More ducklings may still be born, but it currently appears this brood is the last of the season at the Brighton millpond. I noticed their mom standing on a slight mound in the marsh at the north end on September 2nd. Her wings were lowered and spread so I knew she was keeping young ones warm in the rain, but they didn’t come out to be counted.
A few nights later, I saw her move through the water with little ones trailing her but it was too dark to count them. She showed up at the southern end of the pond when her kids were almost three weeks old. She’s stayed at the southern end although she’s scuffling with some resident ducks who let her know she’s in their territory. She holds her own in these minor battles.
The four ducklings are an assortment of colors and healthy. She, however, has been disheveled since I first photographed her (below left). I attributed it to the rain then, but now see (below right) she has no time to preen during these early weeks of rearing her brood. Mothering stresses hens. They often molt after the hatch which also taxes her physical resources. Too bad there isn’t a duck spa. She needs the rest and pampering.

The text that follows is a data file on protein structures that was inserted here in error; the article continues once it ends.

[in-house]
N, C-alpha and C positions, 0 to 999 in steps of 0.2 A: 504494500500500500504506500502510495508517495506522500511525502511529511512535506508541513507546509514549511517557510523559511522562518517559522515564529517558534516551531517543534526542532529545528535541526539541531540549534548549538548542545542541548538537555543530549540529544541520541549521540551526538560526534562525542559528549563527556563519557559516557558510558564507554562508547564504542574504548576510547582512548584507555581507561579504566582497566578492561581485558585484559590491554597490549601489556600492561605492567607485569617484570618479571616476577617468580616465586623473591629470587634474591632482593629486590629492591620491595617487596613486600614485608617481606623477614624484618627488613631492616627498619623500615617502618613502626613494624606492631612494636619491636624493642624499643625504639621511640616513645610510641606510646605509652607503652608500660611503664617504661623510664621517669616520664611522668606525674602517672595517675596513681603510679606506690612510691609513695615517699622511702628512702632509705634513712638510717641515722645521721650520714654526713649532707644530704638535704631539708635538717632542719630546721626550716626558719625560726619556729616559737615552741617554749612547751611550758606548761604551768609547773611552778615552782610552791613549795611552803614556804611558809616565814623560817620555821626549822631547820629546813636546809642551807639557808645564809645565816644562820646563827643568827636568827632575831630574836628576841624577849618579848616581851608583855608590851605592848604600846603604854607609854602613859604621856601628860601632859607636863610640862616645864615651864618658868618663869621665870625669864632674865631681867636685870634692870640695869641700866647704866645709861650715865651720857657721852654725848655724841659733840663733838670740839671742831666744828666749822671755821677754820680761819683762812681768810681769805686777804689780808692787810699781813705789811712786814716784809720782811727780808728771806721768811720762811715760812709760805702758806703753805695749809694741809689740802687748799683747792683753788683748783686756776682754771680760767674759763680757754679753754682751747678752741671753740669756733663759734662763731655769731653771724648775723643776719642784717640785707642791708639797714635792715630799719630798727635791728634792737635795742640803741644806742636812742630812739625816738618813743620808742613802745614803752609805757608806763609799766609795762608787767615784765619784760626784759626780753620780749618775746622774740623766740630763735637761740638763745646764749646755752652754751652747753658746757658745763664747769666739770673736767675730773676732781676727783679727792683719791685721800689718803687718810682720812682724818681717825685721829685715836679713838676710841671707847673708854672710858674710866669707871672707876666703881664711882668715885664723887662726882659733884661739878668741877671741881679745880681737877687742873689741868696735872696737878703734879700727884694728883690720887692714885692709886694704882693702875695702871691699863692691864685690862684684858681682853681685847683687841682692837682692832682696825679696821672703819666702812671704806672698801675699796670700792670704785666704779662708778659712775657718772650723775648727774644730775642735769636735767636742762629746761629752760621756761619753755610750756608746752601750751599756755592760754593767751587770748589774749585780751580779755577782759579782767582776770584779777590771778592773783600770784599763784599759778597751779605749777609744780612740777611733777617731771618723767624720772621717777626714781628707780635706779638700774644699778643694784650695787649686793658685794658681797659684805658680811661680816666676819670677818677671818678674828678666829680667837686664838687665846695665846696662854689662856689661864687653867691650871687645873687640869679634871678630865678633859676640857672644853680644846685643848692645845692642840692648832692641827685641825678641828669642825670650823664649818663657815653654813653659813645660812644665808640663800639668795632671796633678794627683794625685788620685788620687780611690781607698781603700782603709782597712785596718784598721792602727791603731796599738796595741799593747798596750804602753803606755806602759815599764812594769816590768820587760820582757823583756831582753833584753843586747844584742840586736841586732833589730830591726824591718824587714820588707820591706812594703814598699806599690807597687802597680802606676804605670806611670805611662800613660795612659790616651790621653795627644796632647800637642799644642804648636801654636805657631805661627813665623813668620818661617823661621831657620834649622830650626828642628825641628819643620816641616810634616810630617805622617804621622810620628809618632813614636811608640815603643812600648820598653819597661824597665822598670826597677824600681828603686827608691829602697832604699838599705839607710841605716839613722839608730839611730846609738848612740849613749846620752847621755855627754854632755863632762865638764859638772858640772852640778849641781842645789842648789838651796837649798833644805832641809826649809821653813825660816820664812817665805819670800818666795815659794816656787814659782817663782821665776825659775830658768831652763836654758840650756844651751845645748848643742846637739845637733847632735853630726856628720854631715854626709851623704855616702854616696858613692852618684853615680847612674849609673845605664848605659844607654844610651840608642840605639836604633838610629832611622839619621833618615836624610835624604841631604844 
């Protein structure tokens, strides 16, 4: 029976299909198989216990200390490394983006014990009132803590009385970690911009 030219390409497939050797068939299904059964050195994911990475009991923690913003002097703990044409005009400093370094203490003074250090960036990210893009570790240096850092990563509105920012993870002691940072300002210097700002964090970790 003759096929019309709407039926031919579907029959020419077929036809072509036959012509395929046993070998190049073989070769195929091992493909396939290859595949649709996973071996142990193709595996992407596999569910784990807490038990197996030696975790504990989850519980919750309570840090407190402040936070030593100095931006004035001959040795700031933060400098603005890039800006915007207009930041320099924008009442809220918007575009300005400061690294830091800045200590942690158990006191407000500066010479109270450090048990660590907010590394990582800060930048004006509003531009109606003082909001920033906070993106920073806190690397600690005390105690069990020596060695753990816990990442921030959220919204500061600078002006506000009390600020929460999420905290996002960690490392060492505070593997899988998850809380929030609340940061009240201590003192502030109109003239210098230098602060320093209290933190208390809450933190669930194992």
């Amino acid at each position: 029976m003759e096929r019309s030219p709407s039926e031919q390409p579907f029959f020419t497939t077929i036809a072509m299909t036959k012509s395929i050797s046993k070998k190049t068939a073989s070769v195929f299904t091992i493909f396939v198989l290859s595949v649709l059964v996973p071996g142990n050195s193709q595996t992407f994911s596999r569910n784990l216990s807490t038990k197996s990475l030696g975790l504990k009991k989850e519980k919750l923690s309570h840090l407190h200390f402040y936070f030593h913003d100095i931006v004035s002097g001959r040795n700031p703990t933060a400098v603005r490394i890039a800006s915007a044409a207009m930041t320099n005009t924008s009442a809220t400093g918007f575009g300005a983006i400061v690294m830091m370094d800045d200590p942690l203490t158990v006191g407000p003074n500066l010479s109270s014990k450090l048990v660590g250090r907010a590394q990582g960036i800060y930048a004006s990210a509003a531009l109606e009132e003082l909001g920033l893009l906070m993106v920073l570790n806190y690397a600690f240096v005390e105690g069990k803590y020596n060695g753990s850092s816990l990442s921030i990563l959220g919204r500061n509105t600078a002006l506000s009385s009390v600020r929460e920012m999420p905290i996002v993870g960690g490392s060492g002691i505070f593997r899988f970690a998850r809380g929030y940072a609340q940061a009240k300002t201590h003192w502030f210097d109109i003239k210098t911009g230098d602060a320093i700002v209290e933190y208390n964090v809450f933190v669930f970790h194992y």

Still the leading entry in the 2010 Fertility Tournament, Duck Division, even though she’s lost another duckling since the last update, the ducklings in her care are not let out of her sight. She’s a diligent mother as you can tell by the way she parades the troop (above).
Maybe during the winter, she can transmit her maternal procedures to the HussyHen (below) who still doesn’t have a clue when it comes to raising little ones. While she was photographed near her only remaining tyke last night, it’s not always her style. Often, she’s with her buddies while he’s halfway down the pond peeping his heart out trying to locate her. He’s definitely got pluck. Hope he makes it.
While it’s still early enough in the 2010 season for another hen to claim the title, it looks like this is the odds-on favorite at the Brighton Millpond. Eleven ducklings! Click either image to see larger, more detailed versions.
The winner, however, may have cheated. Some hens “ducknap” ducklings from other disinterested moms. To complicate matters, 1) some hens lay eggs in nests that don’t belong to them, 2) ducklings just start following other ducklings they think are their siblings and 3) adopted moms don’t know how to count so they accept wayward ones if they join the party before moms learn to recognize their call or features.
“Creching” is typical in Canada Geese. I think the behavior happens in mallards, too. In the Fertility Tournament, it doesn’t matter how the brood is established. The rules are created by the participants. Personally, I think the distinct colors of the ducklings tell the story. I see at least three, or possibly four, broods in this assemblage. I’m not telling the judges.